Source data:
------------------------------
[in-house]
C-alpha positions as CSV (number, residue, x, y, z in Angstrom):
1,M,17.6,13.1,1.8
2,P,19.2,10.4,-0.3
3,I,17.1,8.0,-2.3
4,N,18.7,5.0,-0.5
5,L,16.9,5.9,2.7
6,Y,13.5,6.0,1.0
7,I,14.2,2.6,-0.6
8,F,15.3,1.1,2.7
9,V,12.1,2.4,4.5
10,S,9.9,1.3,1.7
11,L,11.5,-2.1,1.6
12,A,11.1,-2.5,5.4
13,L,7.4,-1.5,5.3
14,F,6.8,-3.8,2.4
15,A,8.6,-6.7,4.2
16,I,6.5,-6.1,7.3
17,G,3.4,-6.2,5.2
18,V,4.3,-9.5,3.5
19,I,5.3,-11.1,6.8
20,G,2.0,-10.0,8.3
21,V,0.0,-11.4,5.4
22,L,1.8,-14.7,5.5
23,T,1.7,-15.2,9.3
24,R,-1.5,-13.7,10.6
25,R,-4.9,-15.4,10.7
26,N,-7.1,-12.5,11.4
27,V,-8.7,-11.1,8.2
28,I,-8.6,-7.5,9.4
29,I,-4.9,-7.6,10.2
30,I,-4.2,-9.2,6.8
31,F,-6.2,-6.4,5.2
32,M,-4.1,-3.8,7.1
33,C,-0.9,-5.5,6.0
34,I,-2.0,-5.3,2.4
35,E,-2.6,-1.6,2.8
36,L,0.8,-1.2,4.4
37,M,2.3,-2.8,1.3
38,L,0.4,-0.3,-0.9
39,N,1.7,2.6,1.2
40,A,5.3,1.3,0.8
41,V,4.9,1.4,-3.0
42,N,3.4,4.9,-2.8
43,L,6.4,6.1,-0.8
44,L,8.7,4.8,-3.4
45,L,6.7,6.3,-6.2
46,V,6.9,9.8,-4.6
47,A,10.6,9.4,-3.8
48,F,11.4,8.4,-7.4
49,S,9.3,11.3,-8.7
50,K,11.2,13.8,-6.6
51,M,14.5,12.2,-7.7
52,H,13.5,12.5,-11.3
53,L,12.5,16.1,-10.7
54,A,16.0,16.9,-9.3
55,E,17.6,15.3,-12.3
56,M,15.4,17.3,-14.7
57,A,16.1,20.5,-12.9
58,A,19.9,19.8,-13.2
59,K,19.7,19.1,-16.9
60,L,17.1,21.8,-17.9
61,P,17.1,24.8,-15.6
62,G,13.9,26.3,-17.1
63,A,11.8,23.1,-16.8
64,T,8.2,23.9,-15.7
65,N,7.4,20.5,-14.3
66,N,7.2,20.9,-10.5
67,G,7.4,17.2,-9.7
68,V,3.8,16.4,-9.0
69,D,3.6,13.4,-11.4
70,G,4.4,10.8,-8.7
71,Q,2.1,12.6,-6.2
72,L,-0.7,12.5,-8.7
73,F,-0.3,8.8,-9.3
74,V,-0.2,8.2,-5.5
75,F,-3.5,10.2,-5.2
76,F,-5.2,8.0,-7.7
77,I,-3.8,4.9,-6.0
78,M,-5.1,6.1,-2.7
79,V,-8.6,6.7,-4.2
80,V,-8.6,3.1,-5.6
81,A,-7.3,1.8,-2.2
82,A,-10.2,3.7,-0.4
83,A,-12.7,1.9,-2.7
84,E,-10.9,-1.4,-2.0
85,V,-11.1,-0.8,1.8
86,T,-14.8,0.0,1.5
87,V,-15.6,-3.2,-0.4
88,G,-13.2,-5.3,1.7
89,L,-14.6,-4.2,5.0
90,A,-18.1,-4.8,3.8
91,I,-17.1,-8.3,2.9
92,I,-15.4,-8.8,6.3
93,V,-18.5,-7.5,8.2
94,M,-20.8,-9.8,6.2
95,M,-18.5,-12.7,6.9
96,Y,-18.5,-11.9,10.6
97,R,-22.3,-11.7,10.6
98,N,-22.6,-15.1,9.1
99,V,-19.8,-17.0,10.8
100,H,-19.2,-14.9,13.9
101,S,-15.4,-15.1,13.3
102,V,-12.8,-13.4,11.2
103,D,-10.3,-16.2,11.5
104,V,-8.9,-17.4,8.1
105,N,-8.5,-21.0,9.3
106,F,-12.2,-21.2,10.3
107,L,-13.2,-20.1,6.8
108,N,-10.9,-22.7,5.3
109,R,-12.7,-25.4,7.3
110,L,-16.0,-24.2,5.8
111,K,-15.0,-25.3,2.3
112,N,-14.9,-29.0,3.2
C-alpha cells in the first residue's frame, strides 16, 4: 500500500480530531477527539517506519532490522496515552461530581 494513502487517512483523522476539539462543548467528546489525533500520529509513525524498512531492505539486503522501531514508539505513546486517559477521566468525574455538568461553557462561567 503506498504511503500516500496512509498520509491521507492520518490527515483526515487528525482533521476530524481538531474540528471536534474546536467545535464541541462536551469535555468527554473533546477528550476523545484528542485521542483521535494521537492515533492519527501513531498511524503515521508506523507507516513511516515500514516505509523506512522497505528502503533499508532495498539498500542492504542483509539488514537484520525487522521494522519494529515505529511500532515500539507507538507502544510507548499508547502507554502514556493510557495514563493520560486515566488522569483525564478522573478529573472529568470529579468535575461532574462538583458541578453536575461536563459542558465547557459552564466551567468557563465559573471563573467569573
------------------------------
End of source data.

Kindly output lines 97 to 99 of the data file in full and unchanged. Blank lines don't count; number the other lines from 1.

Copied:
95,M,-18.5,-12.7,6.9
96,Y,-18.5,-11.9,10.6
97,R,-22.3,-11.7,10.6